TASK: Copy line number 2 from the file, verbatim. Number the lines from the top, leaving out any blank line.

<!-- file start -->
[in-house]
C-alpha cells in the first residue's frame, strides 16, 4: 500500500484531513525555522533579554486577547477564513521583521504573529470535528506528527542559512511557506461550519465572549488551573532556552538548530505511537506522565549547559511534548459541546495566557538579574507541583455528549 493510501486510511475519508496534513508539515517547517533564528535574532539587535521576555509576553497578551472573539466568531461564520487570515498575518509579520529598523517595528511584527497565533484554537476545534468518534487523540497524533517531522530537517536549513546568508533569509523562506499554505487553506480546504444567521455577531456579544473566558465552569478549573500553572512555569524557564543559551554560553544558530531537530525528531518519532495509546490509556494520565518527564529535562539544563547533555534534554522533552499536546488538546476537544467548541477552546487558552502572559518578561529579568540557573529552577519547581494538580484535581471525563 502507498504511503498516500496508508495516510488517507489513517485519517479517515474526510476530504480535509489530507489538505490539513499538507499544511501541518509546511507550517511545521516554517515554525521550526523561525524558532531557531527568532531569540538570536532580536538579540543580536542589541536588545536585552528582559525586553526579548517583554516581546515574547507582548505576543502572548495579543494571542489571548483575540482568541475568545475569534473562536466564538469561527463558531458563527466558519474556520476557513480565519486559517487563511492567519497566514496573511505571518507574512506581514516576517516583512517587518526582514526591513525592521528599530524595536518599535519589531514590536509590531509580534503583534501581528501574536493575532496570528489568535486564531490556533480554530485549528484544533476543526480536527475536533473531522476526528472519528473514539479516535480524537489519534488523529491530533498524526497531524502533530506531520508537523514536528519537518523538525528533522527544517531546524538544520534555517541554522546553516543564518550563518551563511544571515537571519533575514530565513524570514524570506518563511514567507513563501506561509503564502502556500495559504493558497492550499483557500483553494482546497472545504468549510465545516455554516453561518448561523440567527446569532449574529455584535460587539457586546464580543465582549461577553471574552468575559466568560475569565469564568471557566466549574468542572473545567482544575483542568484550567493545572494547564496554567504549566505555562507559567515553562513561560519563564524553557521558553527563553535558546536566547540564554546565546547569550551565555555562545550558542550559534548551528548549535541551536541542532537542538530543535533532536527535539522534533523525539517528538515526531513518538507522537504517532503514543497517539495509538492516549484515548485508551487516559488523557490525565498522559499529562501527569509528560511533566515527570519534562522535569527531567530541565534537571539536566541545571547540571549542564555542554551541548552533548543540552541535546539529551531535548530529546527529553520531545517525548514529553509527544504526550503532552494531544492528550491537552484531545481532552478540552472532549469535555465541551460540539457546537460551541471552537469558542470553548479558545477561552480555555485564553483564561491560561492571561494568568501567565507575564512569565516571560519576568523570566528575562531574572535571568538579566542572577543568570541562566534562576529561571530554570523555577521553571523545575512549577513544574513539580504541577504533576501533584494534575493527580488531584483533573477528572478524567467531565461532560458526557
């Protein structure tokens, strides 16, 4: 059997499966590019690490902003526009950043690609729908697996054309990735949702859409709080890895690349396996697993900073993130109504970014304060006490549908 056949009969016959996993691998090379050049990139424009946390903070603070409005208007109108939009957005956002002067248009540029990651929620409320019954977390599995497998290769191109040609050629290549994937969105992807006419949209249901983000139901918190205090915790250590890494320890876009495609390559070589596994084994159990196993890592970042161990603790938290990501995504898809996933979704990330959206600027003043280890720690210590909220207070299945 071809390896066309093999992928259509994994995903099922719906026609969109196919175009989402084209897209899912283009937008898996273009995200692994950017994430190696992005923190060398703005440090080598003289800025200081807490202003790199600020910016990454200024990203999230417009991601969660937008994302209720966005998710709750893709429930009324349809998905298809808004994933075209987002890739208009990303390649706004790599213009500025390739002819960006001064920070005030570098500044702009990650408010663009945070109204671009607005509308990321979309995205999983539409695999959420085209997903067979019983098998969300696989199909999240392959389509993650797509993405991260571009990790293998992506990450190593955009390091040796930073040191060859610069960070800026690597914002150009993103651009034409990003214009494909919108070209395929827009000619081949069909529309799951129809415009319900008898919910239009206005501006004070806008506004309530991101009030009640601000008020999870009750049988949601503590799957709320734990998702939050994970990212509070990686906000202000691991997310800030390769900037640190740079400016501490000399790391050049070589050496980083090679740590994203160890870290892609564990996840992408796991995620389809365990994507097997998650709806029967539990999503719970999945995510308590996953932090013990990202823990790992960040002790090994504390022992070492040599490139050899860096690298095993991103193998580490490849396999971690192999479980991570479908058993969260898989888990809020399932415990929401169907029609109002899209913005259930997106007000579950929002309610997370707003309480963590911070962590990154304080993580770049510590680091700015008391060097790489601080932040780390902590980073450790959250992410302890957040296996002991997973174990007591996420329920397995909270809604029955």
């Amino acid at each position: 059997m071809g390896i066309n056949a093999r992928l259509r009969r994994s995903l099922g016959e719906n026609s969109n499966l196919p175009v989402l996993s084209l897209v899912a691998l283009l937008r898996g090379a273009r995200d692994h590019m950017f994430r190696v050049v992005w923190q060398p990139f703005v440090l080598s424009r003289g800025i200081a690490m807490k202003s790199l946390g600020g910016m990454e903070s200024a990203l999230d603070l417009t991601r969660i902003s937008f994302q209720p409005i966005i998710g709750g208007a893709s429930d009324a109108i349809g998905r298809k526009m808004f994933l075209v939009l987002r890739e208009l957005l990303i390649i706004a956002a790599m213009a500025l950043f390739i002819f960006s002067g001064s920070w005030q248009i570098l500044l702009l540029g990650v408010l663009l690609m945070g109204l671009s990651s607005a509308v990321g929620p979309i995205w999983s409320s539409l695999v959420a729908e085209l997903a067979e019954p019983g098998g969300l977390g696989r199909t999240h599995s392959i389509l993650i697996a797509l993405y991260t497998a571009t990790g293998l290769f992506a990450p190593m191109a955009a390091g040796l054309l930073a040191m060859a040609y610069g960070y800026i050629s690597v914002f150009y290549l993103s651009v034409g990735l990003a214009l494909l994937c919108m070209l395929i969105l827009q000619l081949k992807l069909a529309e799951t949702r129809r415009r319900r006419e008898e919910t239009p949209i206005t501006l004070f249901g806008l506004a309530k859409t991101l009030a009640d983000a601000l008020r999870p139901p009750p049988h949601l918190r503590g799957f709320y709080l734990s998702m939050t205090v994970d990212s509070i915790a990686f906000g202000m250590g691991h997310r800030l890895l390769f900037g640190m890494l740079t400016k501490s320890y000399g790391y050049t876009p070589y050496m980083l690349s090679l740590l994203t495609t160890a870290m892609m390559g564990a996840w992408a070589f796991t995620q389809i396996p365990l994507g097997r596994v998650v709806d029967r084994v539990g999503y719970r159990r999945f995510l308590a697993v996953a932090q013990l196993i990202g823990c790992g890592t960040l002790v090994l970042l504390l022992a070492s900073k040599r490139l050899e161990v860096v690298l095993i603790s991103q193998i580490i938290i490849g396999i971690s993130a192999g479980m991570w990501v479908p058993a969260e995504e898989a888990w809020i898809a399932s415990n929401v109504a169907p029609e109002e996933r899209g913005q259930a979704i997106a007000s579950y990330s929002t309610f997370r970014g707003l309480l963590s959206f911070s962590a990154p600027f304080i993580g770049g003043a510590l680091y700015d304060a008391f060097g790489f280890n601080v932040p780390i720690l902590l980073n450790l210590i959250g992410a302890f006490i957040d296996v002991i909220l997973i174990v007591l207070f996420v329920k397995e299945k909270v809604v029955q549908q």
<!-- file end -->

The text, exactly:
C-alpha cells in the first residue's frame, strides 16, 4: 500500500484531513525555522533579554486577547477564513521583521504573529470535528506528527542559512511557506461550519465572549488551573532556552538548530505511537506522565549547559511534548459541546495566557538579574507541583455528549 493510501486510511475519508496534513508539515517547517533564528535574532539587535521576555509576553497578551472573539466568531461564520487570515498575518509579520529598523517595528511584527497565533484554537476545534468518534487523540497524533517531522530537517536549513546568508533569509523562506499554505487553506480546504444567521455577531456579544473566558465552569478549573500553572512555569524557564543559551554560553544558530531537530525528531518519532495509546490509556494520565518527564529535562539544563547533555534534554522533552499536546488538546476537544467548541477552546487558552502572559518578561529579568540557573529552577519547581494538580484535581471525563 502507498504511503498516500496508508495516510488517507489513517485519517479517515474526510476530504480535509489530507489538505490539513499538507499544511501541518509546511507550517511545521516554517515554525521550526523561525524558532531557531527568532531569540538570536532580536538579540543580536542589541536588545536585552528582559525586553526579548517583554516581546515574547507582548505576543502572548495579543494571542489571548483575540482568541475568545475569534473562536466564538469561527463558531458563527466558519474556520476557513480565519486559517487563511492567519497566514496573511505571518507574512506581514516576517516583512517587518526582514526591513525592521528599530524595536518599535519589531514590536509590531509580534503583534501581528501574536493575532496570528489568535486564531490556533480554530485549528484544533476543526480536527475536533473531522476526528472519528473514539479516535480524537489519534488523529491530533498524526497531524502533530506531520508537523514536528519537518523538525528533522527544517531546524538544520534555517541554522546553516543564518550563518551563511544571515537571519533575514530565513524570514524570506518563511514567507513563501506561509503564502502556500495559504493558497492550499483557500483553494482546497472545504468549510465545516455554516453561518448561523440567527446569532449574529455584535460587539457586546464580543465582549461577553471574552468575559466568560475569565469564568471557566466549574468542572473545567482544575483542568484550567493545572494547564496554567504549566505555562507559567515553562513561560519563564524553557521558553527563553535558546536566547540564554546565546547569550551565555555562545550558542550559534548551528548549535541551536541542532537542538530543535533532536527535539522534533523525539517528538515526531513518538507522537504517532503514543497517539495509538492516549484515548485508551487516559488523557490525565498522559499529562501527569509528560511533566515527570519534562522535569527531567530541565534537571539536566541545571547540571549542564555542554551541548552533548543540552541535546539529551531535548530529546527529553520531545517525548514529553509527544504526550503532552494531544492528550491537552484531545481532552478540552472532549469535555465541551460540539457546537460551541471552537469558542470553548479558545477561552480555555485564553483564561491560561492571561494568568501567565507575564512569565516571560519576568523570566528575562531574572535571568538579566542572577543568570541562566534562576529561571530554570523555577521553571523545575512549577513544574513539580504541577504533576501533584494534575493527580488531584483533573477528572478524567467531565461532560458526557